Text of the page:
The California Chamber of Commerce this week released its list of job creator bills, calling attention to the 11 bills that will improve the state’s job climate and stimulate the economy.
Bills identified as job creators are consistent with the goals outlined in the Foundation for a Better California, a guide which provides policymakers with a framework to position California competitively to take advantage of the economic recovery.
Since 2008, the CalChamber has identified bills that will improve the state’s job climate and stimulate the economy, designating these proposals as job creators. In general, the job creator bills include solutions that will enhance the state’s economy by, for example:
• significantly reducing costs to employers;
• providing balanced regulatory policies;
• reforming the legal climate;
• increasing construction jobs; and
• encouraging investments.
CalChamber may add more bills to the list in the coming weeks as legislation is amended.
The list of 2015 job creator bills follows:
Creates Construction Jobs
• AB 35 (Chiu; D-San Francisco) Creates Affordable Housing Opportunities. Expands the existing low-income housing tax credit program, making the state better able to leverage an estimated $200 million more in Federal Tax Credits.
• AB 323 (Olsen; R-Modesto) Expedites and Reduces Cost for Roadway Repair and Maintenance Projects. Streamlines infrastructure development by extending indefinitely the current California Environmental Quality Act (CEQA) exemption for certain roadway repair and maintenance projects.
• AB 641 (Mayes; R-Yucca Valley) Expedites and Reduces Cost for Housing Projects. Streamlines and reduces regulatory burdens for the approval and construction of housing developments by providing an expedited review process under CEQA.
Improved Legal Climate
• AB 52 (Gray; D-Merced) Disability Access Litigation Reform. Seeks to improve access for disabled customers and limit frivolous litigation against businesses for construction-related accessibility claims by providing an opportunity for the businesses to timely resolve any potential violations.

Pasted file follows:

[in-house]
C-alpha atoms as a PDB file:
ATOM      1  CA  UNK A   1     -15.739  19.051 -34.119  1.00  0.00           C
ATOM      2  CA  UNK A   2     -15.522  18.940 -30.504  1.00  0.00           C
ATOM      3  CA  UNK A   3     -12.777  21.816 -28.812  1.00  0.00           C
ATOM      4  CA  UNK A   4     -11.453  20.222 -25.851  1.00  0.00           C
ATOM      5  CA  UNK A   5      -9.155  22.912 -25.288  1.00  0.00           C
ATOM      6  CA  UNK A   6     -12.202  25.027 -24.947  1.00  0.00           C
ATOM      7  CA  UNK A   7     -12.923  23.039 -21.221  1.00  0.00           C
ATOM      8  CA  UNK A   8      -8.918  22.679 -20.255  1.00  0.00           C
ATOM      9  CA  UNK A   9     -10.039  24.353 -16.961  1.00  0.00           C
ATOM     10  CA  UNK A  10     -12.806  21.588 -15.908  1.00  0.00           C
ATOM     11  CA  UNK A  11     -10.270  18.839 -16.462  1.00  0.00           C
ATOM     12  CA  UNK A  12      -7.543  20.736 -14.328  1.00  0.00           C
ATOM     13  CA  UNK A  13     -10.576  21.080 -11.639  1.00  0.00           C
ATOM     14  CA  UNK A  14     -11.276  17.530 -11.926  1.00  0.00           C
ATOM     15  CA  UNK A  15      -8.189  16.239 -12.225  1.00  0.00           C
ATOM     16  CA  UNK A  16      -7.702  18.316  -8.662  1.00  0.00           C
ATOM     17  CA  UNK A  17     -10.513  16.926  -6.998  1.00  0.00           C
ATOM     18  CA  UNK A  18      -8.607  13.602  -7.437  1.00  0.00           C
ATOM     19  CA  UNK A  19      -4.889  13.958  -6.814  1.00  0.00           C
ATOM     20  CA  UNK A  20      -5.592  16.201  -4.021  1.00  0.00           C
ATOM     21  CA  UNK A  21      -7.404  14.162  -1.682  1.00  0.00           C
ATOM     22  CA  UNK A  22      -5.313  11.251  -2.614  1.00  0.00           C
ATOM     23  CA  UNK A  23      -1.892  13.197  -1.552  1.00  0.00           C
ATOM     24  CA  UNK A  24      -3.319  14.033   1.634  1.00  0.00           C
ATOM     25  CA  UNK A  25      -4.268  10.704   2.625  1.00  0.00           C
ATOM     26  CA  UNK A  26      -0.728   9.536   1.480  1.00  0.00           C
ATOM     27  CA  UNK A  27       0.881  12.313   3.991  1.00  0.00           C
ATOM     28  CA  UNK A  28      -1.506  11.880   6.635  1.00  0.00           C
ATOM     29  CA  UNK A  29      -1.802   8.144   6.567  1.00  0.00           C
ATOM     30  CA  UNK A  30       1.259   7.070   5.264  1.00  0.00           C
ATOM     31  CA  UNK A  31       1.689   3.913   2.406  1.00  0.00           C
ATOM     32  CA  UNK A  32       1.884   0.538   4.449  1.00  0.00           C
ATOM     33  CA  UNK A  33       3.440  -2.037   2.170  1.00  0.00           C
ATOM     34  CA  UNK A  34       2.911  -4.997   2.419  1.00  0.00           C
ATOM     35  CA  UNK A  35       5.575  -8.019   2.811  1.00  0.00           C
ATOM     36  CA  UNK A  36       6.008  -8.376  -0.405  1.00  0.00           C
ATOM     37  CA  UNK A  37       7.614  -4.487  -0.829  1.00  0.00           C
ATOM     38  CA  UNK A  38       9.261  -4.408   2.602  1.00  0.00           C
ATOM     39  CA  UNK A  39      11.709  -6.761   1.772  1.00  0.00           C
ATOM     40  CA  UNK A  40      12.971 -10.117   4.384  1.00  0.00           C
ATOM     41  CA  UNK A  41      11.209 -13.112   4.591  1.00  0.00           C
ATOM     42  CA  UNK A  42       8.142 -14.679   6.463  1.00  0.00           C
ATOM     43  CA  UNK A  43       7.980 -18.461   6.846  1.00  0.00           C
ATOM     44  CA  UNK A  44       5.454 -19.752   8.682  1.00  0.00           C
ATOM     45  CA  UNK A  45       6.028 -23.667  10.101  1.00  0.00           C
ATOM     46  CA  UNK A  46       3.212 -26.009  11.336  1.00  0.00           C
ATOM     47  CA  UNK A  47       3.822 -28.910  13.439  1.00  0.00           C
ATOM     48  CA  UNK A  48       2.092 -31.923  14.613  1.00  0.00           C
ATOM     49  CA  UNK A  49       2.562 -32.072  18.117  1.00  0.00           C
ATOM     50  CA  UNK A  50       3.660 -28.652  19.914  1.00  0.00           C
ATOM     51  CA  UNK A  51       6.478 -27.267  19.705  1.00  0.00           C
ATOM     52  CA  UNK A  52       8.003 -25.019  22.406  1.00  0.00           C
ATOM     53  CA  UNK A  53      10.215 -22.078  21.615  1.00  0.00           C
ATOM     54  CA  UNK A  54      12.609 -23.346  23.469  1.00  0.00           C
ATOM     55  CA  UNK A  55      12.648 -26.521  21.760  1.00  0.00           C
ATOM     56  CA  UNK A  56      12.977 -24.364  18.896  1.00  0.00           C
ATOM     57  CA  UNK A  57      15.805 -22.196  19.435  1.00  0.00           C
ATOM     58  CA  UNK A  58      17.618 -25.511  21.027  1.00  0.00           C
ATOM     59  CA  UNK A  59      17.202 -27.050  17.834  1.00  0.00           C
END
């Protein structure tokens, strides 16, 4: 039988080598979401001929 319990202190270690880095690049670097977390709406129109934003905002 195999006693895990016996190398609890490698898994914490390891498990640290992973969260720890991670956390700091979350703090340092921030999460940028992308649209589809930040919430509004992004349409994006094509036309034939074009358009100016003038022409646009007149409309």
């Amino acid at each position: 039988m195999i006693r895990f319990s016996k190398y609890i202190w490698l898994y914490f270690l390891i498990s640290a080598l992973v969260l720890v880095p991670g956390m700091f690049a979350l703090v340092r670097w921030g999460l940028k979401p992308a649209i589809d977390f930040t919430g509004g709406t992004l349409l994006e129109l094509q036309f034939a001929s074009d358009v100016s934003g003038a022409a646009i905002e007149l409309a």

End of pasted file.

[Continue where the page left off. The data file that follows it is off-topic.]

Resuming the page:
• AB 54 (Olsen; R-Modesto) Disability Access Litigation Reform. Seeks to improve access for disabled patrons without harming businesses through frivolous lawsuits by providing businesses with a 60-day right to correct the violation for a claim based upon a constructed-related accessibility standard that was changed or modified in the prior three years.
• AB 588 (Grove; R-Bakersfield) Reduces Frivolous Litigation. Seeks to limit frivolous litigation under the Labor Code Private Attorneys General Act, by allowing an employer a 33-day right to cure technical violations on an itemized wage statement that did not cause any injury to the employee.
• AB 1252 (Jones; R-Santee) Protects Businesses from Proposition 65 Lawsuits. Provides needed relief to small businesses by prohibiting a person from bringing a Proposition 65 lawsuit against a business employing fewer than 25 employees. Failed passage in Assembly Environmental Safety and Toxic Materials Committee, April 14. Reconsideration granted
• AB 1470 (Alejo; D-Salinas) Reduction of Costly Employment Class Action Litigation. Limits frivolous class action litigation against employers in California who are creating high-paying jobs by creating a rebuttable presumption that employees earning at least $100,000 and performing nonmanual labor and at least one exempt duty are exempt from overtime requirements.
• SB 67 (Galgiani; D-Stockton) Disability Access Litigation Reform. Seeks to limit frivolous litigation against small businesses and those that have sought to comply, by limiting remedies to injunctive relief and expanding the current period to correct any violation from 60 to 120 days.
• SB 249 (Hueso; D-San Diego) Enhanced Driver’s License. Encourages international trade and tourism by authorizing the Department of Motor Vehicles to issue enhanced driver licenses to U.S. citizens to expedite legal traffic at the border.
• AB 1038 (Jones; R-Santee) Flexible Workweek. Provides employers with the opportunity to accommodate employees’ needs as well as business demands by allowing employees to request a voluntary, flexible workweek agreement that can be repealed by the employee at any time with proper notice. Failed passage in Assembly Labor and Employment Committee, April 22. Reconsideration granted.